Coach James “300” Foster has some fantastic advice for those of us who practice competition Jiu-Jitsu.
Check it out:
Here are some competition tips that apply whether you’re disappointed in the current state of sport Brazilian Jiu-Jitsu competitions or have just had generally poor experiences as a competitor, I encourage you to take the following actions as complaining online or elsewhere will accomplish nothing as with most things in life:
1. Do not attend or support tournaments in which you don’t like the point system or rule set. Continued support only grows them stronger and gives no incentive for change.
2. Organize and put on a better event that is well run and follows the way you think things should be done. Competition forces other tournaments and promoters to improve their events.
3. Read and understand the rules of the particular event prior to entering because it’s your responsibility. This will not prevent human error on the part of the referee, however it will limit costly mistakes, potential disqualification, or a loss.
4. Train to finish or at least clearly dominate your opponent. If your game consists of playing for points and advantages, putting yourself in subjective positions, or intangible situations, don’t be shocked or outraged when you don’t get the nod.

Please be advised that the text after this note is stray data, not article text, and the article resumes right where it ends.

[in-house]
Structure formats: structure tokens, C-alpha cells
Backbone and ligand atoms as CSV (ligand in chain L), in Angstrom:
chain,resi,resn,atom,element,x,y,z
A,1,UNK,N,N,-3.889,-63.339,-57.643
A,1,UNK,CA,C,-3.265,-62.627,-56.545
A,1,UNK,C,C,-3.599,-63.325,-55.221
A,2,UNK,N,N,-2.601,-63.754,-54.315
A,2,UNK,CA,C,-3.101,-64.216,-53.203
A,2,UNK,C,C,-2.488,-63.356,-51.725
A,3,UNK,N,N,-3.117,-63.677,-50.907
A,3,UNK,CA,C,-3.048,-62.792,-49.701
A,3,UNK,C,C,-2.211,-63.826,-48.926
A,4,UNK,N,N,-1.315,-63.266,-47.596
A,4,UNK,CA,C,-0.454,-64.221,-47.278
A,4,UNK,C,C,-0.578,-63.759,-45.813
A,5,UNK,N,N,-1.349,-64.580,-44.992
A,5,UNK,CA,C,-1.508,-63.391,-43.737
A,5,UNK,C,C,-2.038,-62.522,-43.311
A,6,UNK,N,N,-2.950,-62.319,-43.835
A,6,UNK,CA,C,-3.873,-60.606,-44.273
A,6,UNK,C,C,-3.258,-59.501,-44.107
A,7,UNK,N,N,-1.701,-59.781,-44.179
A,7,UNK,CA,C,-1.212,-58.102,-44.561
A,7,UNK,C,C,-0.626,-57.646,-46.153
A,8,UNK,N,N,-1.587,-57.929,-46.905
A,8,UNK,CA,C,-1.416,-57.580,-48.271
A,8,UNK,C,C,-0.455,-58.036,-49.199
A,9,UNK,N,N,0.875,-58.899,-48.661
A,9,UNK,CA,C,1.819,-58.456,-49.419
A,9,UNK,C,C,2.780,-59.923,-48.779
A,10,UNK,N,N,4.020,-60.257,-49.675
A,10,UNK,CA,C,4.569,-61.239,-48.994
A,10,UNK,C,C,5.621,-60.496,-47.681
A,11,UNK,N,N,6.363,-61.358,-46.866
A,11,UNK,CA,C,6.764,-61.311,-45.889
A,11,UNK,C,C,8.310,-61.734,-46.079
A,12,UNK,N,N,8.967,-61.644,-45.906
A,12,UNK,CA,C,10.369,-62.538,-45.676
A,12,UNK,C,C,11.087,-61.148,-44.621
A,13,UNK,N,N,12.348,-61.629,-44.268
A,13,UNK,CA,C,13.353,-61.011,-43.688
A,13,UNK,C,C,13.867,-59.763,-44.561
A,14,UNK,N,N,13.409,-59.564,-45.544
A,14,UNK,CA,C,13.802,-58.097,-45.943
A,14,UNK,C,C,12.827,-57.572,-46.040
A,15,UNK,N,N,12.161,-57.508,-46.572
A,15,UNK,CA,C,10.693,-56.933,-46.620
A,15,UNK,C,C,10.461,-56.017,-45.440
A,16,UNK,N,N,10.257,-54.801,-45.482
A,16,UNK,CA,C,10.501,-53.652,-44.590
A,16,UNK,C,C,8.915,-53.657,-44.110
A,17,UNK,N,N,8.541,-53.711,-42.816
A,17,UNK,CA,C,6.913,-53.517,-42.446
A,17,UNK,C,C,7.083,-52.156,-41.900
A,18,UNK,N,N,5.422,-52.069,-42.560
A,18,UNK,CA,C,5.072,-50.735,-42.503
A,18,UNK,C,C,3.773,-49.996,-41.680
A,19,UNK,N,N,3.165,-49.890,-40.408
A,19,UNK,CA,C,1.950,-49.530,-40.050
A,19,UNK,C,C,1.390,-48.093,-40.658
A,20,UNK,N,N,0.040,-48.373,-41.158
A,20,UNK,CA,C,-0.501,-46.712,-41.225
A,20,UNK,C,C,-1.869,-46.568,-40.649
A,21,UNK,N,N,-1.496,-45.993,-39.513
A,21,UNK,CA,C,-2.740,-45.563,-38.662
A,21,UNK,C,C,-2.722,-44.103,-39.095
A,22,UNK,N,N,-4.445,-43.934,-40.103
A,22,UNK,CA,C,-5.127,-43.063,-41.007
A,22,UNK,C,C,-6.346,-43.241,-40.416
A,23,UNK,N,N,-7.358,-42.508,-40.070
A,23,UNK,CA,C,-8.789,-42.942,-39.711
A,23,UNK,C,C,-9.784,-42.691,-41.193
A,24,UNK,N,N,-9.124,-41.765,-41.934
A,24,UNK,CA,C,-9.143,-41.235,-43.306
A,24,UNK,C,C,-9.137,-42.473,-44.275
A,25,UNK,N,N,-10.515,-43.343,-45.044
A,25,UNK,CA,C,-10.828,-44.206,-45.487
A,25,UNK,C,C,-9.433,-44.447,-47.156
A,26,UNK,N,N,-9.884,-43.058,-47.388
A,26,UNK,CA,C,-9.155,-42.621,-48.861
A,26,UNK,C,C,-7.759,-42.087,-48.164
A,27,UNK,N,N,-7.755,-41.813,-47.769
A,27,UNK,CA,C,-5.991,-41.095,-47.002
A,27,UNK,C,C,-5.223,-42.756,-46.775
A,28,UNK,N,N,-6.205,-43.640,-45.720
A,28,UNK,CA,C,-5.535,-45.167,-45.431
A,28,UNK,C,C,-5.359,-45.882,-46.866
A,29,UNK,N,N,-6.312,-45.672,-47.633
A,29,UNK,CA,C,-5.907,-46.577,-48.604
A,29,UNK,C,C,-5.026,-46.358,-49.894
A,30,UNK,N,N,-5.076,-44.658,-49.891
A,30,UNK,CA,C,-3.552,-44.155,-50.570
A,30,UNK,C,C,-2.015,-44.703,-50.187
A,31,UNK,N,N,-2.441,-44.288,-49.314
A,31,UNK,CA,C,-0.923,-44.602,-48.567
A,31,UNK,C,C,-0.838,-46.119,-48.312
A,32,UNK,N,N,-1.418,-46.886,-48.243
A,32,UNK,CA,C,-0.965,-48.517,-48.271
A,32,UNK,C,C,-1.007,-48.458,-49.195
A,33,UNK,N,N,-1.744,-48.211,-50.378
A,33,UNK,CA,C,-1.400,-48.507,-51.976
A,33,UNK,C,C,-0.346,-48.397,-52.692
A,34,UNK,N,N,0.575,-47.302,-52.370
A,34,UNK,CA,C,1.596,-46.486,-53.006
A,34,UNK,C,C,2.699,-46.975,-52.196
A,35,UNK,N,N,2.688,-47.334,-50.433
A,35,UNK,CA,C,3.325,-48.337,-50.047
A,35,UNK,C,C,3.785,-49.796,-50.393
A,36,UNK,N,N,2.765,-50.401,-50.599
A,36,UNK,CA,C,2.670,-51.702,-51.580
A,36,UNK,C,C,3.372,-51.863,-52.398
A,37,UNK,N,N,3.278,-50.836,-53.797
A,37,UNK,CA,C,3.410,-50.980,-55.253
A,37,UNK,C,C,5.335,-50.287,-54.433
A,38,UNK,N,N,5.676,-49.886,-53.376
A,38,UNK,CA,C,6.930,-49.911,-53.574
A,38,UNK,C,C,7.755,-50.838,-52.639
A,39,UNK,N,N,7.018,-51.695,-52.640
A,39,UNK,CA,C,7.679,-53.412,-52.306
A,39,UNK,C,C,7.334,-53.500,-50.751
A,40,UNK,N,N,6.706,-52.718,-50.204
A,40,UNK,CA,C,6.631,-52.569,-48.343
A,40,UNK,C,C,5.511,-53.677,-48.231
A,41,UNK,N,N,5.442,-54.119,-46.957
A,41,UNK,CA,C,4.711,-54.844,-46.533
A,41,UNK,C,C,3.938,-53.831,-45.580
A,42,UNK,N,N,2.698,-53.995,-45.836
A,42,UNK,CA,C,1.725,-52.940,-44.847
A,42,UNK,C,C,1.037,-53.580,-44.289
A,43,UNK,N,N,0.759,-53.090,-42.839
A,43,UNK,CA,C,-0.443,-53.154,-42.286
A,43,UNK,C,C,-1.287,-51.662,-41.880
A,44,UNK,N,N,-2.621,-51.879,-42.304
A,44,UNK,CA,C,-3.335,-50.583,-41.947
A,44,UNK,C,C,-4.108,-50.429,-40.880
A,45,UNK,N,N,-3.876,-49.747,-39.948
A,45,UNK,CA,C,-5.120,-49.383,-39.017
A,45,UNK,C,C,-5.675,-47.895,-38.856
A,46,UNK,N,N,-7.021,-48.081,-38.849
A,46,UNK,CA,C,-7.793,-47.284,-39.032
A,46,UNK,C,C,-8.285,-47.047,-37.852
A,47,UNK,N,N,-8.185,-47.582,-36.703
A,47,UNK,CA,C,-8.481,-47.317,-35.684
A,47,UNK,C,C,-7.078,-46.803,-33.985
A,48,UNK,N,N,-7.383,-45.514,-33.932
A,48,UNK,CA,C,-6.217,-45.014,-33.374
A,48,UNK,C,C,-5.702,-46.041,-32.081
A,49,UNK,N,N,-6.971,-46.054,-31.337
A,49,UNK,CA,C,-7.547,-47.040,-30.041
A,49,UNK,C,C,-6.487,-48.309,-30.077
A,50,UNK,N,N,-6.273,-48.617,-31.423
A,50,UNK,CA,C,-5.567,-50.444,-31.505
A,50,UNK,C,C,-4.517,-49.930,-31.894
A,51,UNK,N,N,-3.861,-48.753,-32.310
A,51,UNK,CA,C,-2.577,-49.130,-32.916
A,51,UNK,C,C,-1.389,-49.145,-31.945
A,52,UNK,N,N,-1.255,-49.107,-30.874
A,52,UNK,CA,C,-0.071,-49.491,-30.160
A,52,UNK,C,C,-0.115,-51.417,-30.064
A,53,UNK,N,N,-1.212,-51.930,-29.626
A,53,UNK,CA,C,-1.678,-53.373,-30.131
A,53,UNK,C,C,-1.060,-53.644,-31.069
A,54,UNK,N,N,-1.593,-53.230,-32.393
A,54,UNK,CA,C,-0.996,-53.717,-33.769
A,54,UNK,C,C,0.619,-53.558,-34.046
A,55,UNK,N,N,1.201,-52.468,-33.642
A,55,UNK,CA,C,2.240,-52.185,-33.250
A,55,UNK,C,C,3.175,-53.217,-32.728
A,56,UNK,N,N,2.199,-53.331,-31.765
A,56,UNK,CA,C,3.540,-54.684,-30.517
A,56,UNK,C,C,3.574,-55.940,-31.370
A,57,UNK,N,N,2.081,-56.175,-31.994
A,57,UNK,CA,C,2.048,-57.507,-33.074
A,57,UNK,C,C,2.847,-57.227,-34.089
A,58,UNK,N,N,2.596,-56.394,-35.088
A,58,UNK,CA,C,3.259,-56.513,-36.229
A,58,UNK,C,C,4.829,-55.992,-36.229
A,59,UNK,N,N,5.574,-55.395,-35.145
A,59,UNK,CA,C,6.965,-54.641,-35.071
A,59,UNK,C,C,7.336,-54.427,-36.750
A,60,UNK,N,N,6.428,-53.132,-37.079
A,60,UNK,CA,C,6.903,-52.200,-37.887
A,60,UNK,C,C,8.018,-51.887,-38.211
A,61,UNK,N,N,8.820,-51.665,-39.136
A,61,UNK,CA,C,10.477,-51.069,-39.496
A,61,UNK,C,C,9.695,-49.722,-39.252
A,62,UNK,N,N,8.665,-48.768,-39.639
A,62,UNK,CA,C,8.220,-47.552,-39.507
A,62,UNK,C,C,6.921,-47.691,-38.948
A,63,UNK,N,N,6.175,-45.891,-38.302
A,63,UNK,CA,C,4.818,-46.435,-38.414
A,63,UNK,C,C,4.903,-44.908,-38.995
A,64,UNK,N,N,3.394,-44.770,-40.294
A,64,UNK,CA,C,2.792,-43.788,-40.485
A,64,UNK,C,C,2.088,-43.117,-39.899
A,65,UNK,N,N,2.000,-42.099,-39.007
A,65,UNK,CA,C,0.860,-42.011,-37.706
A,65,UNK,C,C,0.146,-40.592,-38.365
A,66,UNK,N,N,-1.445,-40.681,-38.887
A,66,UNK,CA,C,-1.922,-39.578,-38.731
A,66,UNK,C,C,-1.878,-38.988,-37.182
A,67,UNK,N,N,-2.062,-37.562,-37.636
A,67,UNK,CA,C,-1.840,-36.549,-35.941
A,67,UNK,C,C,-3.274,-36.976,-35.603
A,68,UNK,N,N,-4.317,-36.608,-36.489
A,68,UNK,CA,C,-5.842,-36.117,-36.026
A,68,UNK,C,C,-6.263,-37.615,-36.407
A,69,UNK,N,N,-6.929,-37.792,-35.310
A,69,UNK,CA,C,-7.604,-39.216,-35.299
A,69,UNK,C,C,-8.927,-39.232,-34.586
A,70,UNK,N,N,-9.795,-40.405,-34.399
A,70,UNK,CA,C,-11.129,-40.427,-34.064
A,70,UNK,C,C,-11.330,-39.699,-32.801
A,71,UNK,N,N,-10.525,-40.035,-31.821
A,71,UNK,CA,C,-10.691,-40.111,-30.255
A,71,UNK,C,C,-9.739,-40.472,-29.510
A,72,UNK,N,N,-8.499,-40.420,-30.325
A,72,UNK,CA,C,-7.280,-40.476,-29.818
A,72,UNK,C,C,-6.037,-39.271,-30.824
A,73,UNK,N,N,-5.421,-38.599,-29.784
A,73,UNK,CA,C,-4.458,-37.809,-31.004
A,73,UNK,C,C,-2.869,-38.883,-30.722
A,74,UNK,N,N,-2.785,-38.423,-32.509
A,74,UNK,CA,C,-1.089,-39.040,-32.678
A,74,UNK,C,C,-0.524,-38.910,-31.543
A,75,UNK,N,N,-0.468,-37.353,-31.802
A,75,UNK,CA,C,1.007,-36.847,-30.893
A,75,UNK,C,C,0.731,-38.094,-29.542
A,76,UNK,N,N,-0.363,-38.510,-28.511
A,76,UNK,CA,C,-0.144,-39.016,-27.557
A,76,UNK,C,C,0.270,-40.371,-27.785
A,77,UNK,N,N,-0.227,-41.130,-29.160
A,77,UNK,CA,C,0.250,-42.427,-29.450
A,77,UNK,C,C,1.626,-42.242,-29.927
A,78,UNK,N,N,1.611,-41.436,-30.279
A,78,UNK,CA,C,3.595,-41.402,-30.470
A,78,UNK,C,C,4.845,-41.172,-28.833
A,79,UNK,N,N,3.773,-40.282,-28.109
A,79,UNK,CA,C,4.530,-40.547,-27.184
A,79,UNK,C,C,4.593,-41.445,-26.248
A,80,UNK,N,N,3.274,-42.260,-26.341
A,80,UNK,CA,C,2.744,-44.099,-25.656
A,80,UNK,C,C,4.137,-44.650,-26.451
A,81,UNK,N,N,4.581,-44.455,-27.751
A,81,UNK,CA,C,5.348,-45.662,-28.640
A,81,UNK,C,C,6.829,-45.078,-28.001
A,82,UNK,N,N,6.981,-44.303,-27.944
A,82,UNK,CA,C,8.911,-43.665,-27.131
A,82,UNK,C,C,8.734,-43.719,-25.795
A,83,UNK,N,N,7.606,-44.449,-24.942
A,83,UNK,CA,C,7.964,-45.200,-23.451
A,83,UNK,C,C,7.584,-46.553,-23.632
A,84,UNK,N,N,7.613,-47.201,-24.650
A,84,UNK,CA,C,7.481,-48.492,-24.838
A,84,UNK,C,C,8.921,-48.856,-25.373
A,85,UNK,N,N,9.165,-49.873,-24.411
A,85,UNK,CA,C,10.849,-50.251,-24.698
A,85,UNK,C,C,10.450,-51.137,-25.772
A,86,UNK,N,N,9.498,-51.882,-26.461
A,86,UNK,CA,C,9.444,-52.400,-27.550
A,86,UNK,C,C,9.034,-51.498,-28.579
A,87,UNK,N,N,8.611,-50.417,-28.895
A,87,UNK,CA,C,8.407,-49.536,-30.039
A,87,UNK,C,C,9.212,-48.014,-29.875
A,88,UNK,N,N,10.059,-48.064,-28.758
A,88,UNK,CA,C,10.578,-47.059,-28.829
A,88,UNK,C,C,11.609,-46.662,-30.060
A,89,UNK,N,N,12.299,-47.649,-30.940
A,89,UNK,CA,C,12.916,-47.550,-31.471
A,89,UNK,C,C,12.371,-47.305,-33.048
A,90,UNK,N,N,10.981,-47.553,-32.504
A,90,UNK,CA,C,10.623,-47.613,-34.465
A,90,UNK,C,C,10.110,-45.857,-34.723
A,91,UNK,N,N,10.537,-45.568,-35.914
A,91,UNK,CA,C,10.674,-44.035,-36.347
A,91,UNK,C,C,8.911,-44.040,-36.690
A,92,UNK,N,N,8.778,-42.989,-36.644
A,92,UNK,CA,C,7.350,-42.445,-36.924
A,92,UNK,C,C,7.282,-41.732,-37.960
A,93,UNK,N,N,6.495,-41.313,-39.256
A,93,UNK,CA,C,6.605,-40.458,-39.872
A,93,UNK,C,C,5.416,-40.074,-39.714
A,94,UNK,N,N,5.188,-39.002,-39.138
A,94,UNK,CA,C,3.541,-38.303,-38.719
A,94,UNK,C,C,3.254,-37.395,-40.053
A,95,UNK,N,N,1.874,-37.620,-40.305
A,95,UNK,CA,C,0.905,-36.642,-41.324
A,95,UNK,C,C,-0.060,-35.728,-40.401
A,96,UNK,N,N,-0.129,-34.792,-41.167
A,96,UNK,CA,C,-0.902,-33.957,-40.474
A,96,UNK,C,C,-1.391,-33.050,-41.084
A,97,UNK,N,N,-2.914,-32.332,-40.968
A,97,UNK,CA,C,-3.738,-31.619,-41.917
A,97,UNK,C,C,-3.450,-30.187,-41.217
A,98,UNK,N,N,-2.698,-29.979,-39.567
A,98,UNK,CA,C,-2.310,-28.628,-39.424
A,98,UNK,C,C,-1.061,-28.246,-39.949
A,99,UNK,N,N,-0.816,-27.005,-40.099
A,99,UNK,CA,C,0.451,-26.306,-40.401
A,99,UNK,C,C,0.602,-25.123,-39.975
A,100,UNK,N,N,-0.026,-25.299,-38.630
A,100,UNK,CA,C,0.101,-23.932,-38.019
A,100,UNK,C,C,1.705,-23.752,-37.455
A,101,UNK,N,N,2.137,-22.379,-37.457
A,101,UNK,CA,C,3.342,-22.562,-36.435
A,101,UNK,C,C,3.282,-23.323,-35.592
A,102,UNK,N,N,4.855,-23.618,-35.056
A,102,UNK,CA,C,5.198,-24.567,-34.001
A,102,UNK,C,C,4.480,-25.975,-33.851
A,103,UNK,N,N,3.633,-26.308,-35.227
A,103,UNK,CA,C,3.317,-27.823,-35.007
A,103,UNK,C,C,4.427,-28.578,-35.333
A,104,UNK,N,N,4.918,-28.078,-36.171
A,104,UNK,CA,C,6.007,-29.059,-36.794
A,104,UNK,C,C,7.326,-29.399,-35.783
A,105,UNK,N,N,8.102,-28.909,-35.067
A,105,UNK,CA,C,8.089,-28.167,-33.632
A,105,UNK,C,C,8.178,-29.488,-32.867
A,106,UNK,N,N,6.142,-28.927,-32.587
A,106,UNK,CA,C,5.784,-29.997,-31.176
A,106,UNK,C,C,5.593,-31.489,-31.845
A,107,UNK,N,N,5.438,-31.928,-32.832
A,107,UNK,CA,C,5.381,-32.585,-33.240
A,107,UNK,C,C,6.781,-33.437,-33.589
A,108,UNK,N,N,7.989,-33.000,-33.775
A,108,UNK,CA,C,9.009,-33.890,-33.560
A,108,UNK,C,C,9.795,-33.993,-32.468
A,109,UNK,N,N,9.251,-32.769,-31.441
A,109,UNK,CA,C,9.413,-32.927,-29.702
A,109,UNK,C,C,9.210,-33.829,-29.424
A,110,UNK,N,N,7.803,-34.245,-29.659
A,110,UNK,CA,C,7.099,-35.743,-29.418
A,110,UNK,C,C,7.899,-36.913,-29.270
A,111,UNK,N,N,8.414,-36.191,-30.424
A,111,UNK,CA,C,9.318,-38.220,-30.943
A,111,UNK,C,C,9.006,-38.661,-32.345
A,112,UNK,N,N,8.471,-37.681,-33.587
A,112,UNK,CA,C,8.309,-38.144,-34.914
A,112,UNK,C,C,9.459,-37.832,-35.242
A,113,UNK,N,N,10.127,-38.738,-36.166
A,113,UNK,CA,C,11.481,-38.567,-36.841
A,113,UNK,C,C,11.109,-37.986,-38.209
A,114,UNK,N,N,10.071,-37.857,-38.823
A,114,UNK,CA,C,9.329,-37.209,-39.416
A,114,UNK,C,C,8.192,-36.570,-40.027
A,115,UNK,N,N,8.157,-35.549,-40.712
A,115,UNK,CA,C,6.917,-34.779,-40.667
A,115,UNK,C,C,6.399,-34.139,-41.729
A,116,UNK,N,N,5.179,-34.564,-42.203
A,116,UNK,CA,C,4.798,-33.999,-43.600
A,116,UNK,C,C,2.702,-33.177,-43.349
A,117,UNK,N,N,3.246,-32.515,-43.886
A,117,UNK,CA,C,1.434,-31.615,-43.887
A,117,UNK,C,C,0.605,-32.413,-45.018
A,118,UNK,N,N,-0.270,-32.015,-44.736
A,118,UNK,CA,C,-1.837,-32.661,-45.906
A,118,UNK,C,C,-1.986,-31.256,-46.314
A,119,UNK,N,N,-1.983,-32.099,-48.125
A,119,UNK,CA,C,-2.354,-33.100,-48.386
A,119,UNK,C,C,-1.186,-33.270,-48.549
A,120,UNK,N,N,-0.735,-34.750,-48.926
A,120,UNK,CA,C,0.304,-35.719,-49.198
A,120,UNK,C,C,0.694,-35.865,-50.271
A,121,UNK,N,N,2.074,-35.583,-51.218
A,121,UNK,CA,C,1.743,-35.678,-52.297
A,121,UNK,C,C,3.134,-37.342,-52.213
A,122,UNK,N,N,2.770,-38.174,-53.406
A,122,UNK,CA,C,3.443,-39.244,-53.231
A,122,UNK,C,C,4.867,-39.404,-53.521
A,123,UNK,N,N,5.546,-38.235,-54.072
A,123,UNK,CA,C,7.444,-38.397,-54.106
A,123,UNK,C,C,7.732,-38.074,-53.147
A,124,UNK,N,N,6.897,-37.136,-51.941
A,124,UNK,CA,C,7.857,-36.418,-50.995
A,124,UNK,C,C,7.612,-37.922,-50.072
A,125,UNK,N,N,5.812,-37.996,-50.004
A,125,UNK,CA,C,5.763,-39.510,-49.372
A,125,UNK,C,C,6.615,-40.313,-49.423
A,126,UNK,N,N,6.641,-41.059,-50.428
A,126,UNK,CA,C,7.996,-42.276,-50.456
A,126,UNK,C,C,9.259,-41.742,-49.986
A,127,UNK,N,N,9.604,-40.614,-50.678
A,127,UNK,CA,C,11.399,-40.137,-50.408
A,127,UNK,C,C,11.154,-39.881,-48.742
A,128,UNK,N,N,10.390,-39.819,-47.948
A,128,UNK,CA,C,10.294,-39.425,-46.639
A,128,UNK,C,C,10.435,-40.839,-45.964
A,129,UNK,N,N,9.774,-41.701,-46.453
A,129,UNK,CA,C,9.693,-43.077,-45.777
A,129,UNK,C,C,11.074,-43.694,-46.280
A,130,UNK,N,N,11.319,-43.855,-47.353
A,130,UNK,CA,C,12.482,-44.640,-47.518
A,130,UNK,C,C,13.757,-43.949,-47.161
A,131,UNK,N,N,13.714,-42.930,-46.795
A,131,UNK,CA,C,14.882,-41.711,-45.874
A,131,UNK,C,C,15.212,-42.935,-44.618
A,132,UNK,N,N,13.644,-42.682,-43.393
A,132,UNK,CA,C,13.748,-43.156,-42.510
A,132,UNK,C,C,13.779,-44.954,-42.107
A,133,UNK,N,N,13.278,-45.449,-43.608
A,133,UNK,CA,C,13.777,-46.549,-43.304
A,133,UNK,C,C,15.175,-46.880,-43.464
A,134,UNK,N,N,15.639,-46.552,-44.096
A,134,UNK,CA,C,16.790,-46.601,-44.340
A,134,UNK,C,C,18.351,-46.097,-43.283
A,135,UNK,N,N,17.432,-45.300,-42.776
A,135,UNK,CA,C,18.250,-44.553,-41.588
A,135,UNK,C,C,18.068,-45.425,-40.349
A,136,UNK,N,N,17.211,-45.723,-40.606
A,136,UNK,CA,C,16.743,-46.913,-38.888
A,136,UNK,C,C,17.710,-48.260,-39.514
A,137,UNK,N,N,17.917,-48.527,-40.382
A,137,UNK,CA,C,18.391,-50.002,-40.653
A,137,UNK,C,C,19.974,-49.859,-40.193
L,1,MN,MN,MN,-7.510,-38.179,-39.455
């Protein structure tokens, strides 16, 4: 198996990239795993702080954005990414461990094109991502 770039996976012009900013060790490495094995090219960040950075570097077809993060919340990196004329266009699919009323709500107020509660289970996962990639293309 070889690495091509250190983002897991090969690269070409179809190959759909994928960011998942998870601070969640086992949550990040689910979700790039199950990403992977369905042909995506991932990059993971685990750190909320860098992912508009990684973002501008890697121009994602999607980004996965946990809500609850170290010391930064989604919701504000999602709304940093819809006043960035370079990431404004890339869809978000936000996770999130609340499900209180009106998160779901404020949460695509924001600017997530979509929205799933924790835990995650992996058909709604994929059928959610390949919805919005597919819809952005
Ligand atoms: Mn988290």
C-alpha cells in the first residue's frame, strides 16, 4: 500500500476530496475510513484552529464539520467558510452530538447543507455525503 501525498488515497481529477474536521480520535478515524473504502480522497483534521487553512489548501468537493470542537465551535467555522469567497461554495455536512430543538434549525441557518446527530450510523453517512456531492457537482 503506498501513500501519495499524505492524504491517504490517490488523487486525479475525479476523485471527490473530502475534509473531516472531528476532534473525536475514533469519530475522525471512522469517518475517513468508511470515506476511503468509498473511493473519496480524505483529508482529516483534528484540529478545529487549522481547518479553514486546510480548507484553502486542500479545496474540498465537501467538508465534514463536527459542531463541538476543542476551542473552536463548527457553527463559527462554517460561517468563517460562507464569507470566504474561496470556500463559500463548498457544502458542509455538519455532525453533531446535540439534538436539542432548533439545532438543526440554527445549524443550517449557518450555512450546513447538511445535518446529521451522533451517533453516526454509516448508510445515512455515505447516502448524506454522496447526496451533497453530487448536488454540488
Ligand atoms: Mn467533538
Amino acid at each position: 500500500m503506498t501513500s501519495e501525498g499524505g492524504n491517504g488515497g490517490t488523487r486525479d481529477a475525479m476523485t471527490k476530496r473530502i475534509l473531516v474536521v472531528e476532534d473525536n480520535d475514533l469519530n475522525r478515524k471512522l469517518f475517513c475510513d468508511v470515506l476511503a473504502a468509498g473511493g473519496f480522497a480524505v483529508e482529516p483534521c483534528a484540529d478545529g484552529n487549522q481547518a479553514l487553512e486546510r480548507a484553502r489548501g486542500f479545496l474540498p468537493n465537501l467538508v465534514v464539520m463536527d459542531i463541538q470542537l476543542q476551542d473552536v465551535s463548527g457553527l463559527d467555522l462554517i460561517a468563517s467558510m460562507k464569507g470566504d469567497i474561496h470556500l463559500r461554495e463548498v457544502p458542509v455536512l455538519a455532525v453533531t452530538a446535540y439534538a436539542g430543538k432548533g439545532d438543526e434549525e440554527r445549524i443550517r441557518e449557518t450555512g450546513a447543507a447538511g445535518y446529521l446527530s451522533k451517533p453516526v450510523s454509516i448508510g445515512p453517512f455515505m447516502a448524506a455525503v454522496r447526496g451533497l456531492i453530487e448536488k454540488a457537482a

5. Do not pull guard in fear of your opponent’s guard. In other words, if you do so because you’re afraid you’ll be swept or submitted while attempting to pass, your Jiu-Jitsu isn’t complete.
6. Don’t be lazy, train takedowns as you would any other aspect of your Jiu-Jitsu. If nothing else, train to have a complete knowledge of defending them. Pulling guard shouldn’t be your only option for getting a match to the ground.
7. If you lose, do not make excuses. If a small weight difference neutralizes your Jiu-Jitsu, that’s an issue with poor technique, leverage, or timing. Also, it’s rare to enter a competition 100% healthy and injury free. If you make the choice to compete in such a state that’s on you, and you accept the potential issues that may come with competing in that condition.
8. Train your mind equal to or more so than other aspects of your game. It can be your greatest asset or worst enemy, regardless of how superb your technique is or how greatly you’re prepared physically.
9. If you fatigue too quickly in your first match its due to an adrenaline dump which occurs because of an improper warmup. That “dump” should happen during your warmup if done properly, which will set you up to perform at your best.
10. Be humble in victory as well as defeat. I understand emotions get the better of us all from time to time, however your celebration should not be demeaning to your opponent and your reaction to losing should not portray you poorly. How you handle a loss is equally as important and your behavior during both situations are a direct reflection on your professor, affiliation, and team.
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